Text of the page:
Dancing Lady stars Joan Crawford as Janie Barlow, a dancer desperate for success, who due to the tough times of the early 1930s is reduced to performing in a Burlesque show.
Newton takes Jeanie out for dinner over which she confesses her burning desire to dance.
A smitten Newton decides to pull some strings and gets her an addition for a Broadway show.
As Janie becomes more committed to the show, and to Patch Gallagher, Newton becomes jealous and secretly pulls his funding leading to the show being shut down. With nothing to do Janie agrees to go on vacation with Gallagher, but she is miserable, spending the entire time pining for the stage and for Patch.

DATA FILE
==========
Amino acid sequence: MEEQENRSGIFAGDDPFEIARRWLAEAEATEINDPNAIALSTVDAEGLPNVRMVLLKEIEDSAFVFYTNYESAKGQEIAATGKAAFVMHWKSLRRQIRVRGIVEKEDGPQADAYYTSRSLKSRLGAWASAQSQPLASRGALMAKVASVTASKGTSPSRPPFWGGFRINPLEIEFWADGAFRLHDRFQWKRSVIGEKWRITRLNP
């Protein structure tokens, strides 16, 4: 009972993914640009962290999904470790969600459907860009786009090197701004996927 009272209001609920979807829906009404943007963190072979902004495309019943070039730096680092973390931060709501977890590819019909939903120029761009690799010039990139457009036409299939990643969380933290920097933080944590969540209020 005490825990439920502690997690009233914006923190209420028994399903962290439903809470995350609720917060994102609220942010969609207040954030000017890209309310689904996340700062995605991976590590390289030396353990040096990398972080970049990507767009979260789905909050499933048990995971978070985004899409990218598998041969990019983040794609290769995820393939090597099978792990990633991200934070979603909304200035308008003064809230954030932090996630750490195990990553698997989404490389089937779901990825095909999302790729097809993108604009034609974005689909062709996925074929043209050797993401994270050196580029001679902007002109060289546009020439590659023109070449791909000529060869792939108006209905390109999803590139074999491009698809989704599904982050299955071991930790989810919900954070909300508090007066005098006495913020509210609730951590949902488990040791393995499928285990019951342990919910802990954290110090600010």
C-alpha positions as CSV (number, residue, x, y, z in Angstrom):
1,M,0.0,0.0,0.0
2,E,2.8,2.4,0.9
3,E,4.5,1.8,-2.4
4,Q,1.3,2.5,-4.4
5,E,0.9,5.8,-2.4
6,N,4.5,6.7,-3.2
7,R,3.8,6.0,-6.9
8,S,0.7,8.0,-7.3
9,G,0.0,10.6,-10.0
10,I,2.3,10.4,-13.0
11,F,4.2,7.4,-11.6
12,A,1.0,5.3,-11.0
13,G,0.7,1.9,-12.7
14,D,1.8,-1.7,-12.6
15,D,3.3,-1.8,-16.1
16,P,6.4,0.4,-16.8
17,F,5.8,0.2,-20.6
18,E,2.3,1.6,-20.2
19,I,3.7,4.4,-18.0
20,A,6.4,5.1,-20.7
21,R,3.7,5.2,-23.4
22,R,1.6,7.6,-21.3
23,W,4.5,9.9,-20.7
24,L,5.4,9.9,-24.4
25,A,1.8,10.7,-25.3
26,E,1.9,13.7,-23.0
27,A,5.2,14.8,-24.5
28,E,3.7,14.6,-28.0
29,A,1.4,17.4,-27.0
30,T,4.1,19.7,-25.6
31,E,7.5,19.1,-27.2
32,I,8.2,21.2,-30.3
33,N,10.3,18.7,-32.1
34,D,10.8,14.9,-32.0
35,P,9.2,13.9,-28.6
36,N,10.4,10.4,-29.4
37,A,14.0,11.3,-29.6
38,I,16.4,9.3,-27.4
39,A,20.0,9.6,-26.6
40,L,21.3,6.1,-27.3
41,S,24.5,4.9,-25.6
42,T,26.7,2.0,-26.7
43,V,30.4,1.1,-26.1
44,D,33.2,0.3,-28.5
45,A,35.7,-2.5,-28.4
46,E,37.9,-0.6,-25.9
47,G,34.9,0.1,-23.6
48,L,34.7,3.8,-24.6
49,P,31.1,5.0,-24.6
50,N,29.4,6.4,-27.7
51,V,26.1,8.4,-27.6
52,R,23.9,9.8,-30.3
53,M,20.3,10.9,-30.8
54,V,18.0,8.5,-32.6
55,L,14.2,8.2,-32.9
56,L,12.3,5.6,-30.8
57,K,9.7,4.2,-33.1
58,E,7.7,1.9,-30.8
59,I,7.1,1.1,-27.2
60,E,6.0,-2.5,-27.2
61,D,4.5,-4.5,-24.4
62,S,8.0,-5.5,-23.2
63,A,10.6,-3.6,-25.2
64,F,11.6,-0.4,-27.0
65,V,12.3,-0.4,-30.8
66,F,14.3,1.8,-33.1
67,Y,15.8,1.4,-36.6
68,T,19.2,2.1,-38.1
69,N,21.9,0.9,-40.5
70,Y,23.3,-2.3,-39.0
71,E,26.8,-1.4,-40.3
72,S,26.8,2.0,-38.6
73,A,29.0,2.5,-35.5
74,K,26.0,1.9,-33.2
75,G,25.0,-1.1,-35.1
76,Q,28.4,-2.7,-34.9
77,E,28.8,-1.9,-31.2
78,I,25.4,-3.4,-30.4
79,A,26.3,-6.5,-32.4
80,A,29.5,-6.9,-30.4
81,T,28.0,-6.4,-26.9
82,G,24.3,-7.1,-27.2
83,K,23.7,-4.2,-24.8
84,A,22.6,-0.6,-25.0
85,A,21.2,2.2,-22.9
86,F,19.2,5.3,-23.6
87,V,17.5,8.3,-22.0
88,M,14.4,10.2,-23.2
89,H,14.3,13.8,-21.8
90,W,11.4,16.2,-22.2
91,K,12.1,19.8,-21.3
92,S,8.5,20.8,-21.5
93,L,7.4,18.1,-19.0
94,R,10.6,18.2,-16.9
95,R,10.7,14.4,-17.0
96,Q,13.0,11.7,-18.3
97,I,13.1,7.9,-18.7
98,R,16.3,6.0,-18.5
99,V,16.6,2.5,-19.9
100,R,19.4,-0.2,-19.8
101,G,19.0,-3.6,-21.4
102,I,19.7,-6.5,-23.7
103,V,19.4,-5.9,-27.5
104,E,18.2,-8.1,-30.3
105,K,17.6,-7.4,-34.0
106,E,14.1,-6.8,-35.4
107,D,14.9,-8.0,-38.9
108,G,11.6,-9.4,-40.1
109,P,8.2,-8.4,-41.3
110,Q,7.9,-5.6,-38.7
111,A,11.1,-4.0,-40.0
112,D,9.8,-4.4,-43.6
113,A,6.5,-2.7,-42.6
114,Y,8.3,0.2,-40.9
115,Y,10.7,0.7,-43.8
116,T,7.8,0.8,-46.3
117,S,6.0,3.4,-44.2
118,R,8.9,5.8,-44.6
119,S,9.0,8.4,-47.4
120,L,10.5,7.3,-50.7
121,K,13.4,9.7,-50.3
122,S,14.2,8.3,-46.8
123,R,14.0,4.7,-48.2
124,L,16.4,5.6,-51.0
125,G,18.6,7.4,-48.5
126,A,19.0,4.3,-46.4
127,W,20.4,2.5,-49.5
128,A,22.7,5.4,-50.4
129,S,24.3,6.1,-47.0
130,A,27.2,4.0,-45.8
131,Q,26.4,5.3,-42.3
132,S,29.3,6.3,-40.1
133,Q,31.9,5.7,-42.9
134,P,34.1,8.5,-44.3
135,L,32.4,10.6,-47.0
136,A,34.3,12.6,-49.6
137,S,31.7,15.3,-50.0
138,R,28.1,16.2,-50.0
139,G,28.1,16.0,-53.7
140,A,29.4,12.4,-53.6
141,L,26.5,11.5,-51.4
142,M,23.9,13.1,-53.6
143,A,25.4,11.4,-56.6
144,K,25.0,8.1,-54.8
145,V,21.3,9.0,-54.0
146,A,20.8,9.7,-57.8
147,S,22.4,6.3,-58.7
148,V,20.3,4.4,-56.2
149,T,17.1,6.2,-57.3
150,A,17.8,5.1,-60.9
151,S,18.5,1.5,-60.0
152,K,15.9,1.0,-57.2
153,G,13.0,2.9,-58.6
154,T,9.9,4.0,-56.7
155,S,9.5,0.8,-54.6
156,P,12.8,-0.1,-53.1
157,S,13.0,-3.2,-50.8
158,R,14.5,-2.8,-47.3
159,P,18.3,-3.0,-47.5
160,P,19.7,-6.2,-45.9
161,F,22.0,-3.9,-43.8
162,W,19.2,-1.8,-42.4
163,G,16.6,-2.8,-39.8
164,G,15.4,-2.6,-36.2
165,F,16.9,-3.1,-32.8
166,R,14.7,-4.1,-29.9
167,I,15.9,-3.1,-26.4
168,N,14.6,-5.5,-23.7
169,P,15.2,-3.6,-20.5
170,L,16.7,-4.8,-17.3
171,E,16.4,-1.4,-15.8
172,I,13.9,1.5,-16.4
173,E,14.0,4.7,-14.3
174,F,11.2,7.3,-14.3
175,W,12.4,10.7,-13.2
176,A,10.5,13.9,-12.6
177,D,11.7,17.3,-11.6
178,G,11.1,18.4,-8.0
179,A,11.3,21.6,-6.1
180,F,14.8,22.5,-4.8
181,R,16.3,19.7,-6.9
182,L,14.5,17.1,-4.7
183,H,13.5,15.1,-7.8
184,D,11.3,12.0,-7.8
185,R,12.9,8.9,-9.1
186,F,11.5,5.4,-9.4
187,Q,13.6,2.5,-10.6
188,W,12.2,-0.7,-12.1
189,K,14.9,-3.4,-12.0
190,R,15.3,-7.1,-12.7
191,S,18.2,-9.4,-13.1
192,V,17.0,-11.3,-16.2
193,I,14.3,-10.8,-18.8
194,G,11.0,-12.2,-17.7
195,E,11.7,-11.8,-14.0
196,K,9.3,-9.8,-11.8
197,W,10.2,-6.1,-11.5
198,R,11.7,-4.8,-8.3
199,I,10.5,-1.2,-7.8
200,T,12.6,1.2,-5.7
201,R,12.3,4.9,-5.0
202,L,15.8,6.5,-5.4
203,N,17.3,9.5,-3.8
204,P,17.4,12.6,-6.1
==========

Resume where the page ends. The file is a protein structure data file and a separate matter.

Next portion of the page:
A dejected Patch decides to fund the show himself. Eventually he discovers that Newton pulled the funding for the show and he confronts Janie with the truth, Newton confesses, and Janie returns to her star part in the show. Then somehow, despite lack of rehearsals and limited funds, Janie and Fred are able to dance through the air in a technical marvel of a Broadway show, and of course pull they pull of an enormous success.
The film ends with Janie and Gallagher declaring their commitment to the stage and each other:
In all Dancing Lady is a somewhat forgettable film, but it does have some fabulous 1930s fashions. I particularly love the tartan trims on some of Joan's dresses:
and some amazing stars. It is definitely worth a viewing for any fan of classic films, particularly fans of Fred Astaire, Clark Gable and Joan Crawford.